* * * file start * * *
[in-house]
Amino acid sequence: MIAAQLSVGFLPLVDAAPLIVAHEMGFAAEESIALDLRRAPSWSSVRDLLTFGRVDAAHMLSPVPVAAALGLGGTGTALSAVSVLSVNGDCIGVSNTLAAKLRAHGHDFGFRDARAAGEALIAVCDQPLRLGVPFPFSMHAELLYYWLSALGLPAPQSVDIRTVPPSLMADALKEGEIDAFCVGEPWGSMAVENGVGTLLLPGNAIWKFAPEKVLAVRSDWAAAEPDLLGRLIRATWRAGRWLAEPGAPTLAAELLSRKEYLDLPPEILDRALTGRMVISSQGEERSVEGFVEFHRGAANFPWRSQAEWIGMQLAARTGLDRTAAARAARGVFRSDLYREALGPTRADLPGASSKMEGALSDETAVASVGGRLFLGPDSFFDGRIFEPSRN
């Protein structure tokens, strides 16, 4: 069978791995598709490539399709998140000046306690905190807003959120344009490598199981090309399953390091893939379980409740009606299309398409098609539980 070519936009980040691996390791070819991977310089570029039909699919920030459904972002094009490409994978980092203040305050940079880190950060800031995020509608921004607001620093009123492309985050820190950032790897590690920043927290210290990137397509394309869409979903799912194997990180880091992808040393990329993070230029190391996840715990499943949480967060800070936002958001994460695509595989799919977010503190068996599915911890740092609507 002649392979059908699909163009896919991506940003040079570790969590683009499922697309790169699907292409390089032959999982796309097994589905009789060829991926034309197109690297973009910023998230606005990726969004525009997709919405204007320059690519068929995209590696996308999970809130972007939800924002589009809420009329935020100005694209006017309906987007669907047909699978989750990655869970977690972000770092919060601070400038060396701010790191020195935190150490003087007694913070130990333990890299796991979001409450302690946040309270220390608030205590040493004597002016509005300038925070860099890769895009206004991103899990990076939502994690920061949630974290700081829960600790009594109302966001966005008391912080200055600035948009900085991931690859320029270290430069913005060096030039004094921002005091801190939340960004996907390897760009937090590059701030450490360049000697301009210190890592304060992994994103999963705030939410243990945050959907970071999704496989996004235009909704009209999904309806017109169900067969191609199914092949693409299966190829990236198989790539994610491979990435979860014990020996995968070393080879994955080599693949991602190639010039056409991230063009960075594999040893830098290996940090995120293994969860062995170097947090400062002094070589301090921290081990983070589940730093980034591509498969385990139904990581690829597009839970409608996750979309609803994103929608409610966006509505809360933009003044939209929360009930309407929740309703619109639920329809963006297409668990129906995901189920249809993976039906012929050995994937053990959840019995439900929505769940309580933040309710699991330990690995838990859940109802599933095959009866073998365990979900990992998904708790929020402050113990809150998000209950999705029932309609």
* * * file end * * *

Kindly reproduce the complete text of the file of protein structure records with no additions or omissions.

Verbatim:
[in-house]
Amino acid sequence: MIAAQLSVGFLPLVDAAPLIVAHEMGFAAEESIALDLRRAPSWSSVRDLLTFGRVDAAHMLSPVPVAAALGLGGTGTALSAVSVLSVNGDCIGVSNTLAAKLRAHGHDFGFRDARAAGEALIAVCDQPLRLGVPFPFSMHAELLYYWLSALGLPAPQSVDIRTVPPSLMADALKEGEIDAFCVGEPWGSMAVENGVGTLLLPGNAIWKFAPEKVLAVRSDWAAAEPDLLGRLIRATWRAGRWLAEPGAPTLAAELLSRKEYLDLPPEILDRALTGRMVISSQGEERSVEGFVEFHRGAANFPWRSQAEWIGMQLAARTGLDRTAAARAARGVFRSDLYREALGPTRADLPGASSKMEGALSDETAVASVGGRLFLGPDSFFDGRIFEPSRN
């Protein structure tokens, strides 16, 4: 069978791995598709490539399709998140000046306690905190807003959120344009490598199981090309399953390091893939379980409740009606299309398409098609539980 070519936009980040691996390791070819991977310089570029039909699919920030459904972002094009490409994978980092203040305050940079880190950060800031995020509608921004607001620093009123492309985050820190950032790897590690920043927290210290990137397509394309869409979903799912194997990180880091992808040393990329993070230029190391996840715990499943949480967060800070936002958001994460695509595989799919977010503190068996599915911890740092609507 002649392979059908699909163009896919991506940003040079570790969590683009499922697309790169699907292409390089032959999982796309097994589905009789060829991926034309197109690297973009910023998230606005990726969004525009997709919405204007320059690519068929995209590696996308999970809130972007939800924002589009809420009329935020100005694209006017309906987007669907047909699978989750990655869970977690972000770092919060601070400038060396701010790191020195935190150490003087007694913070130990333990890299796991979001409450302690946040309270220390608030205590040493004597002016509005300038925070860099890769895009206004991103899990990076939502994690920061949630974290700081829960600790009594109302966001966005008391912080200055600035948009900085991931690859320029270290430069913005060096030039004094921002005091801190939340960004996907390897760009937090590059701030450490360049000697301009210190890592304060992994994103999963705030939410243990945050959907970071999704496989996004235009909704009209999904309806017109169900067969191609199914092949693409299966190829990236198989790539994610491979990435979860014990020996995968070393080879994955080599693949991602190639010039056409991230063009960075594999040893830098290996940090995120293994969860062995170097947090400062002094070589301090921290081990983070589940730093980034591509498969385990139904990581690829597009839970409608996750979309609803994103929608409610966006509505809360933009003044939209929360009930309407929740309703619109639920329809963006297409668990129906995901189920249809993976039906012929050995994937053990959840019995439900929505769940309580933040309710699991330990690995838990859940109802599933095959009866073998365990979900990992998904708790929020402050113990809150998000209950999705029932309609």